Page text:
With recent rapid growth in enterprise security compliance demands, automated data collection and workflow tools have emerged to ease the administrative burden of dealing with auditors. The term for this type of computing support is Governance, Compliance, and Audit or GRC, and CISOs leading security teams of varying size and scope rely on such capability every day. It’s become standard in enterprise security.
A tenet of successful GRC deployment is that data must be collected, and corresponding actions taken, in the embedded context of business units. This implies that compliance should be examined and enforced from within the day-to-day workloads of an organization, rather than adjacent to, or outside, such activity. Embedding GRC into the business ensures accuracy of data collection and relevance of associated mitigation.
A common blind spot in GRC deployment, however, involves the software development lifecycle (SDLC) – which, of course, implies DevOps. Since DevOps was invented to deal with customers who (justifiably) cannot wait months or years from concept to delivery, it is reasonable to expect that the typical DevOps program will not have security focus as a primary concern. The result is a lot of scrum-born vulnerable code.
To understand this problem more clearly, I logged some time this week with Rohit Sethi, COO of Security Compass, a Canadian cyber security firm that provides products and services based on its SD Elements platform. Rohit explained how the Security Compass solution deals with the security and compliance gap in the typical DevOps SDLC – and it struck me as fresh and creative. Here is what I learned:
First off, Rohit said that Gartner is now marketing an acronym called ASRTM, which decodes to Application Security Risk Threat Management. While I dislike the acronym, I agree with the idea it represents, namely that security risk and threat management activities should pervade software application development. My advice is that in place of the stilted Gartner term, let’s call this what it is: GRC for DevOps.
The concept is that GRC collection, compliance, training, and management hooks are embedded in the most popular SDLC frameworks such as JIRA, Microsoft TFS, and IBM Rational. “The overall methodology supporting the Security Compass approach,” Rohit explained, "involves starting with identification of the SDLC processes and artifacts, and ending with meaningful action to improve the software.”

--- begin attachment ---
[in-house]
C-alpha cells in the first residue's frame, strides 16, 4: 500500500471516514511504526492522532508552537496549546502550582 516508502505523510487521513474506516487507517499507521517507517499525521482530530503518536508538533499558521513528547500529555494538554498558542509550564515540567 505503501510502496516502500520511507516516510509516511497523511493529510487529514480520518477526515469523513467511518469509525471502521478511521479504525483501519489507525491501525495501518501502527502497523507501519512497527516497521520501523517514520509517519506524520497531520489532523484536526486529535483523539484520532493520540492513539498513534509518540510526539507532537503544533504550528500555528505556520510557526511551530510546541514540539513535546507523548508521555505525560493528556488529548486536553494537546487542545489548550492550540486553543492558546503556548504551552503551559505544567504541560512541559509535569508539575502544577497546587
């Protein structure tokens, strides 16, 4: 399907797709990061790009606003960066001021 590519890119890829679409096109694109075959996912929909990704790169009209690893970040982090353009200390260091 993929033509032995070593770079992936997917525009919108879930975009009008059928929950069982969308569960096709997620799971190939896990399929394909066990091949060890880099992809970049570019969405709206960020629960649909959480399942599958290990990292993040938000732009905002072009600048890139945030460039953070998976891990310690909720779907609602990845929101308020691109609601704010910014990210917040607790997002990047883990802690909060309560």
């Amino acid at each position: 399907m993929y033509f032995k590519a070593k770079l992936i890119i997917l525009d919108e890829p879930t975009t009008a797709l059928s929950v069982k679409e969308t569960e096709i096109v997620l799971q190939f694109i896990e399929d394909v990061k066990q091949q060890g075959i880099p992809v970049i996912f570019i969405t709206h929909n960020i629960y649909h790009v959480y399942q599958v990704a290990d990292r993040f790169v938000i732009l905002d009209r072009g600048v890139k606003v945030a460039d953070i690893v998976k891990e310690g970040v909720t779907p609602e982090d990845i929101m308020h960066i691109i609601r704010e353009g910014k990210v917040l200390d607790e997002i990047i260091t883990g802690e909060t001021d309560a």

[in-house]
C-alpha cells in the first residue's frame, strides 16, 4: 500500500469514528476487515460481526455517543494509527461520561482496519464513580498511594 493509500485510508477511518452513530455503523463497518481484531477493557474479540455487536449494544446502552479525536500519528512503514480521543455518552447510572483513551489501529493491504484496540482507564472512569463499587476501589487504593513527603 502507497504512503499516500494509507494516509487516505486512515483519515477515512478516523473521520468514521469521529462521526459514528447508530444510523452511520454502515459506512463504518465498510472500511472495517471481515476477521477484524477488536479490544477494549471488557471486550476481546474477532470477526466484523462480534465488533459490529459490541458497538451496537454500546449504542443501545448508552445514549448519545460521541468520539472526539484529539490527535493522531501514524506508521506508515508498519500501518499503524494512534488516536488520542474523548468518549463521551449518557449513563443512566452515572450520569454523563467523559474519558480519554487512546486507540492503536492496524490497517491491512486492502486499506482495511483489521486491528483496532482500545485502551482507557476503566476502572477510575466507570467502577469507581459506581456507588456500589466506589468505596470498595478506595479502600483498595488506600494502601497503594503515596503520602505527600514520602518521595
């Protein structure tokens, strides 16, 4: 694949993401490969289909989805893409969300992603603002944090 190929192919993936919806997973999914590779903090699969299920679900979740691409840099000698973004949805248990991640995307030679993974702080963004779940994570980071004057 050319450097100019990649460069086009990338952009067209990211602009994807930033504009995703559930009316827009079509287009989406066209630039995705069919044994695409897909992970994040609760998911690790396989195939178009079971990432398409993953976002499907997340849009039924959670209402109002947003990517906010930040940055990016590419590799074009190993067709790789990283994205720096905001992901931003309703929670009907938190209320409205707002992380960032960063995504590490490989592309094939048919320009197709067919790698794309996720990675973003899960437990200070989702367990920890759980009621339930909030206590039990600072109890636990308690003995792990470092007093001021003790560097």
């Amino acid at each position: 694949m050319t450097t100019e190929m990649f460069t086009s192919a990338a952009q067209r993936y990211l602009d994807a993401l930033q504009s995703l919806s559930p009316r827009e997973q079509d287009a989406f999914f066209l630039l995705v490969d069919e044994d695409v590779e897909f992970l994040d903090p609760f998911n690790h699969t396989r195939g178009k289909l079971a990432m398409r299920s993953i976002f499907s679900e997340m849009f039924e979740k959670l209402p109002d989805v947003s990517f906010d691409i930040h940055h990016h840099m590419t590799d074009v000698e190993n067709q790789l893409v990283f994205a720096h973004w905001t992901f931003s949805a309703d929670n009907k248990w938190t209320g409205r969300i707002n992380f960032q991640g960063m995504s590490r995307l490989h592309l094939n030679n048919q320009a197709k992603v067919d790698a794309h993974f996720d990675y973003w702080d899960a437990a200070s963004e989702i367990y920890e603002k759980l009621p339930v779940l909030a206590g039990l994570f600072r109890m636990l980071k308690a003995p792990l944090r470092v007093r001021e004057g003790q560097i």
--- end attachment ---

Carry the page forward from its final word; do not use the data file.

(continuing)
The identification of artifacts is done on the Security Compass platform through an interactive questionnaire that creates a model of the tools, languages, and other relevant decisions made by the SDLC developers and managers. The resulting design serves as a basis for subsequent security controls assessment of the DevOps process using applicable frameworks such as GDPR and NIST.
As outlined above, this framework assessment is performed directly in the context of the commercial SDLC framework chosen by the DevOps team. “Such embedded application into the most common development platforms allows for bug tracking, vulnerability management, and other security activities to be integrated directly into the DevOps activities,” Sethi explained.
Security Compass supports software validation and testing, which are perhaps the most familiar activities performed in modern SDLC environments to reduce security risk, by importing data, results, and input from common software security and quality tools for scanning, review, and audit. This includes popular offerings from companies such as WhiteHat, Checkmarx, Veracode, and HP (Webinspect and Fortify).
I guess it is somewhat of an open question whether most software developers will immediately want to embrace the inclusion of GRC hooks in their SDLC. My guess, however, is that once they understand the relatively minor impact that GRC will have on their day-to-day DevOps tasks, they will not only support the approach, but will appreciate the time it saves for painful and tedious compliance work.
If you are part of a modern software development team creating products in a DevOps environment, then perhaps you should set up some time with Security Compass to learn more about how they might save you considerable effort in your SDLC compliance work. I think it will be time well spent.
(And if you happen to run into someone from Gartner, perhaps you might express your displeasure at their annoying acronyms: They clutter our field.)